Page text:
ACCPros Performs Community Service and Learns a Valuable Lesson

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In recognition of the challenges being experienced by so many of America’s cities, The Association of Credit Counseling Professionals (ACCPros) decided to spend its conference dollars where they would have the greatest impact; Detroit, a city that is currently experiencing some of the worst pressures of the economic downturn. While there, members shared financial expertise and muscle in effort to help low-income senior citizens in Detroit, and experienced something truly special.

Much of Detroit, Michigan, once the epicenter for capitalism, now lies in ruins. The city is an unfortunate example of the devastation wrought by the current recession and how far we truly have to go in order to recover. Some critics say Detroit will never recover, that all is lost.

With this as a backdrop, 21 Association of Credit Counseling Professional (ACCPros) members and supporters set out to “Lend a Hand in Detroit” through community service. To kick off its Winter Conference, ACCPros member agencies were tasked to perform critical work including landscaping, painting, cleaning and sharing their financial literacy expertise with local low income seniors.

Capitalizing on the unique partnership between the ACCPros and Volunteers of America – Michigan, ACCPros brought a busload of volunteers to the Oak Village Senior Center. The mood on the bus was upbeat as agency executives left the comfort of their downtown Detroit hotel and traveled to a part of the city especially in need of attention. Volunteers were struck by the sheer number of abandoned properties and there were many apprehensive faces on the bus as they made their way to the senior center. But, relief spread as the bus rounded the corner to reveal a maintained, but strained apartment complex. Some could tell that without support the complex could easily fall to the blight around them.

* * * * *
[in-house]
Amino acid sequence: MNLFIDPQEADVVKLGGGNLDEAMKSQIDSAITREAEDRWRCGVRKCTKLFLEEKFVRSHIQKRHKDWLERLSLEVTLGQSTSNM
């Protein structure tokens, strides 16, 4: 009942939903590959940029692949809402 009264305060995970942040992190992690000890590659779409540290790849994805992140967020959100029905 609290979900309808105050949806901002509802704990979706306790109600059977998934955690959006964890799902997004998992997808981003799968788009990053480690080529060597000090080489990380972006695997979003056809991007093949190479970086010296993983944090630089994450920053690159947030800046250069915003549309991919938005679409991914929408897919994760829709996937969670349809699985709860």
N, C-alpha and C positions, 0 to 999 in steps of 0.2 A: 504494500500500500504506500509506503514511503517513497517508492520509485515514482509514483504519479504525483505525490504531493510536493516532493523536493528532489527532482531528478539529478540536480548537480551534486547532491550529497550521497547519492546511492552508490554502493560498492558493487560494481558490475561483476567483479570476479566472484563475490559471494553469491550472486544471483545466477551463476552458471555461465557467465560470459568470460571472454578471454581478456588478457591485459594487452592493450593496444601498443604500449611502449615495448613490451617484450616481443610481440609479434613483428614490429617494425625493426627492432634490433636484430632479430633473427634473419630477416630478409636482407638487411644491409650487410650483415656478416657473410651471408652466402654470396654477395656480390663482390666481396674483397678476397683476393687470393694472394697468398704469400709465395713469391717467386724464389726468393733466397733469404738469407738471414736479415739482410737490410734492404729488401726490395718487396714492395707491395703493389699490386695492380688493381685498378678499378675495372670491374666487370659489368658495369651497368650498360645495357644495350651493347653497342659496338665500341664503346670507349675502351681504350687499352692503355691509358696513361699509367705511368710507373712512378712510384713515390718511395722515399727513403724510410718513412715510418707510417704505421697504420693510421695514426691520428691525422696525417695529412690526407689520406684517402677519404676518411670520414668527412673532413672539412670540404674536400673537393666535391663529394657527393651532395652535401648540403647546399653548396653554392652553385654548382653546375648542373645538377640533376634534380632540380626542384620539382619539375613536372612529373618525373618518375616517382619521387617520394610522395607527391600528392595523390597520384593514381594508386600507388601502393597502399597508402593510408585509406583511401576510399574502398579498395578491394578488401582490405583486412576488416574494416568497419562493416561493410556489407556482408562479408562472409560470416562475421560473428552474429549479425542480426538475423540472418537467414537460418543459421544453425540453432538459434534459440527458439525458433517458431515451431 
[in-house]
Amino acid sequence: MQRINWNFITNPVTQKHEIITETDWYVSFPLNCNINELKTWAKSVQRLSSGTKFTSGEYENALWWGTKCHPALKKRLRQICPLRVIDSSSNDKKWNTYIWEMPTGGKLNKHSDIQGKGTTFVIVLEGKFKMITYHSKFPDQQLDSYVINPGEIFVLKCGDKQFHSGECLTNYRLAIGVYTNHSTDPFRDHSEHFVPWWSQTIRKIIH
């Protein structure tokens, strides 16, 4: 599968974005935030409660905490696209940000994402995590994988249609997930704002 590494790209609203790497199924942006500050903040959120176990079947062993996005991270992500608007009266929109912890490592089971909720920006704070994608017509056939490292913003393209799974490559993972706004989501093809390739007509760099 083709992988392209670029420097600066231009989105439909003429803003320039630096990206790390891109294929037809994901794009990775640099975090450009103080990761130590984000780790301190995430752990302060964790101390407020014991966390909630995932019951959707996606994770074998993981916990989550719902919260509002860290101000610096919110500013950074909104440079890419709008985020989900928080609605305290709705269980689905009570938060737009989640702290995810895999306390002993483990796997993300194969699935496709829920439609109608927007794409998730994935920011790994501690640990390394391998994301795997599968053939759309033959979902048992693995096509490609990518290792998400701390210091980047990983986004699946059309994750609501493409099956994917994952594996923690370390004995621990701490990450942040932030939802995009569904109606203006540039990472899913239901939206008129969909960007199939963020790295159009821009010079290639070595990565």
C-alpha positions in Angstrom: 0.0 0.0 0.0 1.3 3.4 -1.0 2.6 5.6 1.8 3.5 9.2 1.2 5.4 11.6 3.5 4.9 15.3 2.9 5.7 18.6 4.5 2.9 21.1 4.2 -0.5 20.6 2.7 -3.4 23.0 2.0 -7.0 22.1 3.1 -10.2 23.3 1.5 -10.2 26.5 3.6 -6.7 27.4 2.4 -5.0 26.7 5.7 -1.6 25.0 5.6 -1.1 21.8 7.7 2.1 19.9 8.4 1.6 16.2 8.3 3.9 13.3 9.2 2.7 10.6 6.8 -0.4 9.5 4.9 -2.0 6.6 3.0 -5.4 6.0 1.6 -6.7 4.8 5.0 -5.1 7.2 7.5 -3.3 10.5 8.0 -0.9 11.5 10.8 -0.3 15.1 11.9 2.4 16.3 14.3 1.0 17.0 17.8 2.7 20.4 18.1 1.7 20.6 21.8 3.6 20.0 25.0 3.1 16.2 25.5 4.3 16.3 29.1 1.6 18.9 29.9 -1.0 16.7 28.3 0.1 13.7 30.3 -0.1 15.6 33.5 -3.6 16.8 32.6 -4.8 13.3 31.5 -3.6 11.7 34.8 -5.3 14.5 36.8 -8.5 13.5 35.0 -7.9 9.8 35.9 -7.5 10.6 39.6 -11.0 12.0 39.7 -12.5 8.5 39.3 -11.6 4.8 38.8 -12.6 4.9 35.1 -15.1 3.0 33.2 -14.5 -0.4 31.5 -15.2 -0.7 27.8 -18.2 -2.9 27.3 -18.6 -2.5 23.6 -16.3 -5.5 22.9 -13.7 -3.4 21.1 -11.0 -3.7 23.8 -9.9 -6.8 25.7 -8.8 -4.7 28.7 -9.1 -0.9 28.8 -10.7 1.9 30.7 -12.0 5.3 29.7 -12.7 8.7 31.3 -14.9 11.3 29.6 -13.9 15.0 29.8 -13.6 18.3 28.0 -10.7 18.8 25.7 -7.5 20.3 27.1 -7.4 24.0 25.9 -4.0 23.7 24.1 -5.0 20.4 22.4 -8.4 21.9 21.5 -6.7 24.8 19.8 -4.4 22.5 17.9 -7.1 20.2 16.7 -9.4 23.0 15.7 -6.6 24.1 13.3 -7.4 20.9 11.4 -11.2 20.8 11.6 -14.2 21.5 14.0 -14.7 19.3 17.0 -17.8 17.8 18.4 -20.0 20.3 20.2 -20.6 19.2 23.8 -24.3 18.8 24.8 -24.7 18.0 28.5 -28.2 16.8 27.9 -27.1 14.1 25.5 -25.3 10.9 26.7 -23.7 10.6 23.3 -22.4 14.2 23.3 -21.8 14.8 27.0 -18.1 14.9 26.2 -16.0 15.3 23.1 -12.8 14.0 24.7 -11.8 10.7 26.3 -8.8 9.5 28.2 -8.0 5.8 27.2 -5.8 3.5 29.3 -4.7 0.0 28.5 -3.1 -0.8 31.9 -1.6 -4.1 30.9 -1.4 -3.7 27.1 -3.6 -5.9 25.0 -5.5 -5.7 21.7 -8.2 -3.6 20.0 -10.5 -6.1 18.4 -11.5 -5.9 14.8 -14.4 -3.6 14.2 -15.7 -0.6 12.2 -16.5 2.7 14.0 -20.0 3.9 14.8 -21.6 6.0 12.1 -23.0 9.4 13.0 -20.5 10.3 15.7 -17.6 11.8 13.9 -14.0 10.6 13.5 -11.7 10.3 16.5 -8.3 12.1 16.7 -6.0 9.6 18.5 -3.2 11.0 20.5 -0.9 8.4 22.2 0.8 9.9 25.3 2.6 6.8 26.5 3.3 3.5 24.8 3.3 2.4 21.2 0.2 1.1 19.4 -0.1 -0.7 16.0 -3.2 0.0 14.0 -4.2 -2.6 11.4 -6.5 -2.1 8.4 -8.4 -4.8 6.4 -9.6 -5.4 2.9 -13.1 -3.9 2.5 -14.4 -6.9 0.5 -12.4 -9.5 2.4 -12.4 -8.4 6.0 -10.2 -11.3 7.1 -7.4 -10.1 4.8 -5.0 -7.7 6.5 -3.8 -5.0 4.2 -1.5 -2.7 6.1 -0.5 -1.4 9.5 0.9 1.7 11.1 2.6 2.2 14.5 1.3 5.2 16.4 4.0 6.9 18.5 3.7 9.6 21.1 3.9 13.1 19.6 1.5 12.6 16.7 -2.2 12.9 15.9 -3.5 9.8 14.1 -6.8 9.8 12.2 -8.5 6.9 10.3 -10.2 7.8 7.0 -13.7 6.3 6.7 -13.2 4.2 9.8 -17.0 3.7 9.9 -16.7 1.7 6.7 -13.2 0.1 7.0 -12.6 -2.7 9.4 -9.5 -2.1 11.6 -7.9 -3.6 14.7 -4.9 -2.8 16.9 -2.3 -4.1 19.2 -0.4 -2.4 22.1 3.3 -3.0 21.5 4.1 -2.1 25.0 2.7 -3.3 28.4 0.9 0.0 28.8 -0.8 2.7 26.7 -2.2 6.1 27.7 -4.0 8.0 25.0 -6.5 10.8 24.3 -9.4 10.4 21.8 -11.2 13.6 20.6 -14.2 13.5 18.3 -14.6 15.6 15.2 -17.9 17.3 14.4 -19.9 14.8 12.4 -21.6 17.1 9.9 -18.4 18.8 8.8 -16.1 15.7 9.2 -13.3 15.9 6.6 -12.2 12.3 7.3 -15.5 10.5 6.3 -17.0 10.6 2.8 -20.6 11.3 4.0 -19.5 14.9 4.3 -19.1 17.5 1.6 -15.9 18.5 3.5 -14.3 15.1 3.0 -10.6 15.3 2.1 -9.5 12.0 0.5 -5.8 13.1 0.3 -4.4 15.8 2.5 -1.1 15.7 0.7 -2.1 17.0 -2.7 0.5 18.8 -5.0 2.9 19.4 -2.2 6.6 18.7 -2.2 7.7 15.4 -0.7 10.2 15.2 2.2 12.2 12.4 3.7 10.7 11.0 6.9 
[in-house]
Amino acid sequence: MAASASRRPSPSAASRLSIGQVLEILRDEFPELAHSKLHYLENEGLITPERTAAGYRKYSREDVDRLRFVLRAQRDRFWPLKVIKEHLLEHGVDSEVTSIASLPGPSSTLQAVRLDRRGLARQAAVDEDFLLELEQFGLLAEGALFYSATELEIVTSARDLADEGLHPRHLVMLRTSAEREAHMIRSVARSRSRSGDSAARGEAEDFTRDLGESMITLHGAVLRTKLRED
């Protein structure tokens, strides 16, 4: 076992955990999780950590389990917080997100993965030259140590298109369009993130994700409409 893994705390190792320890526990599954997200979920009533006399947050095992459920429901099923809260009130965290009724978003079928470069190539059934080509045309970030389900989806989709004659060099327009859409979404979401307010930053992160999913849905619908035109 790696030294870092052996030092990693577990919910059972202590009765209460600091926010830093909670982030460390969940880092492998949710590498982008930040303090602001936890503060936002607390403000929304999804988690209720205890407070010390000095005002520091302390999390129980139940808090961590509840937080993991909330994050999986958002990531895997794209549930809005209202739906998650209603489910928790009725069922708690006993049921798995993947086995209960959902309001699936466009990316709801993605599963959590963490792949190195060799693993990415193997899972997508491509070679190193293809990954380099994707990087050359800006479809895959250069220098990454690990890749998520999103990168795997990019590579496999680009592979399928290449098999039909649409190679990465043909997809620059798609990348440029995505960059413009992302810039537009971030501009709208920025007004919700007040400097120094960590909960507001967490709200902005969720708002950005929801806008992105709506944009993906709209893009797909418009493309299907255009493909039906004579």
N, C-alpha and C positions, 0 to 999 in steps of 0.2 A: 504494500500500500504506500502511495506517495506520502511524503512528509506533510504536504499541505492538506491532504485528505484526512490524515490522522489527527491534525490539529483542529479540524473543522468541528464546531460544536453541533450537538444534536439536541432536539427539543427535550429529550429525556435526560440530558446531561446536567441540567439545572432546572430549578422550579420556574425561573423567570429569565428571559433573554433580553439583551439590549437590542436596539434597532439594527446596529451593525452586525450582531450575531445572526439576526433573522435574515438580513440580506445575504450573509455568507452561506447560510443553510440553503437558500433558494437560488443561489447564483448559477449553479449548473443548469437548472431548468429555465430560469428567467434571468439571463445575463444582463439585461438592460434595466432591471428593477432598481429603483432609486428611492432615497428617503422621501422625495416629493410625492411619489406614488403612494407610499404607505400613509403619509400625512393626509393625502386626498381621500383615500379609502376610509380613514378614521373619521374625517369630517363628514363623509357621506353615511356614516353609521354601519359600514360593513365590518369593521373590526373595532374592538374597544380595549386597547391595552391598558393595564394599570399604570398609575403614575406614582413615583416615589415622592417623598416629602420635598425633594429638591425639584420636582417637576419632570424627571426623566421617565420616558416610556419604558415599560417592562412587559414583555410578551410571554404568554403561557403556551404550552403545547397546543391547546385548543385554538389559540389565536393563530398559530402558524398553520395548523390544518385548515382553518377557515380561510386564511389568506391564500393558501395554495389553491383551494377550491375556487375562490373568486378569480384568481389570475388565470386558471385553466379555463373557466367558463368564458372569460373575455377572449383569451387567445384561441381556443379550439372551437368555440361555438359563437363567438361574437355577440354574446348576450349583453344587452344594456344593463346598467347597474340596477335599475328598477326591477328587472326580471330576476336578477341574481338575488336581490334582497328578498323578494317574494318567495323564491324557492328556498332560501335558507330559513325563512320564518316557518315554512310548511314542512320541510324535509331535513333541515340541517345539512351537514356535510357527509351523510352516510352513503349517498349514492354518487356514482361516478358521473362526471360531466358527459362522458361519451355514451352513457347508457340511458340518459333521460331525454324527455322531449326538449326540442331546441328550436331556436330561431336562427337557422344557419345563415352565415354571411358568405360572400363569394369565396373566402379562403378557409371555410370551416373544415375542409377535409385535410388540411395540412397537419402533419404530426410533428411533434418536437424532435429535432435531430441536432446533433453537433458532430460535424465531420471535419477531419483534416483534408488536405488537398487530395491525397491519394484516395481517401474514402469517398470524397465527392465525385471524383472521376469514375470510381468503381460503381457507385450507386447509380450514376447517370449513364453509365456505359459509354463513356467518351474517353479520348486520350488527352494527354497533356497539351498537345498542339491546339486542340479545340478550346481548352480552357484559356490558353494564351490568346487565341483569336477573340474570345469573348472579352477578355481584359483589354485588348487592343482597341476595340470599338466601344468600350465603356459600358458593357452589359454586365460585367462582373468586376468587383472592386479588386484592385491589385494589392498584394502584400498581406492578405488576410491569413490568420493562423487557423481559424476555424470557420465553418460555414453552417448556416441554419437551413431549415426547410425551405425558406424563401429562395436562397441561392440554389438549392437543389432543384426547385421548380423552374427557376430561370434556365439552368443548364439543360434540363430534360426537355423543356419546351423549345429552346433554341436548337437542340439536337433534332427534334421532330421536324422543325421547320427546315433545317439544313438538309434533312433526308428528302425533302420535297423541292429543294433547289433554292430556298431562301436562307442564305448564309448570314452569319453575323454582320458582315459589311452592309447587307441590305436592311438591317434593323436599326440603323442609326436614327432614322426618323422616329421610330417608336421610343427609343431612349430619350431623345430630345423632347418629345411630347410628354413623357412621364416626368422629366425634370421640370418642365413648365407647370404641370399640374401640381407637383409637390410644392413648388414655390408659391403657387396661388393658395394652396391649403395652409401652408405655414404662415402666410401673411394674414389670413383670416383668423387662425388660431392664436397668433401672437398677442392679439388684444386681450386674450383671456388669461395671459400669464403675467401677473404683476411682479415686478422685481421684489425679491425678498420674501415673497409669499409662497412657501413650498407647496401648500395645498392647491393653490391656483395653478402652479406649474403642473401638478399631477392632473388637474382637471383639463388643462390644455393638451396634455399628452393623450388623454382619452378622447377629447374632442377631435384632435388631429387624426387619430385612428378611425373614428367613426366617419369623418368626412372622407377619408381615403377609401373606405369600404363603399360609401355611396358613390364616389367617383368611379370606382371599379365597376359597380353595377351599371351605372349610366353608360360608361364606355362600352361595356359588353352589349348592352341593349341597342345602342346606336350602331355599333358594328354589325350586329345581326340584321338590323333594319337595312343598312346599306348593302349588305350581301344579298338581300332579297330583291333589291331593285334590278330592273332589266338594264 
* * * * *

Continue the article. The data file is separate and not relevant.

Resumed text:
One volunteer was saddened when a resident of the surrounding community stopped him outside and asked for a “couple of smokes”. Being a reformed smoker, the credit counselor glibly replied that the cigarettes would kill him, but the resident said “no man, [cigarettes] won’t kill me, I’m from Detroit; bullets will kill me”

Painting a fence, moving rocks, planting bulbs for spring and presenting the seniors with information warning them of identity theft and other financial scams were all simple tasks,” said Russell Graves, president of ACCPros. “But, by working together, the results were significant as we improved the living conditions for the residents.”

Events such as this community service day are a part of the credit counseling industry that helps educate and counsel families that are suffering from burdensome debt loads. Member agencies are at ground zero of this financial crisis, helping families keep their homes, meet their financial obligations and feed their families.

“ACCPros is all about working together for the common good while motivating and inspiring others to do more – and that’s the best lesson of them all.”


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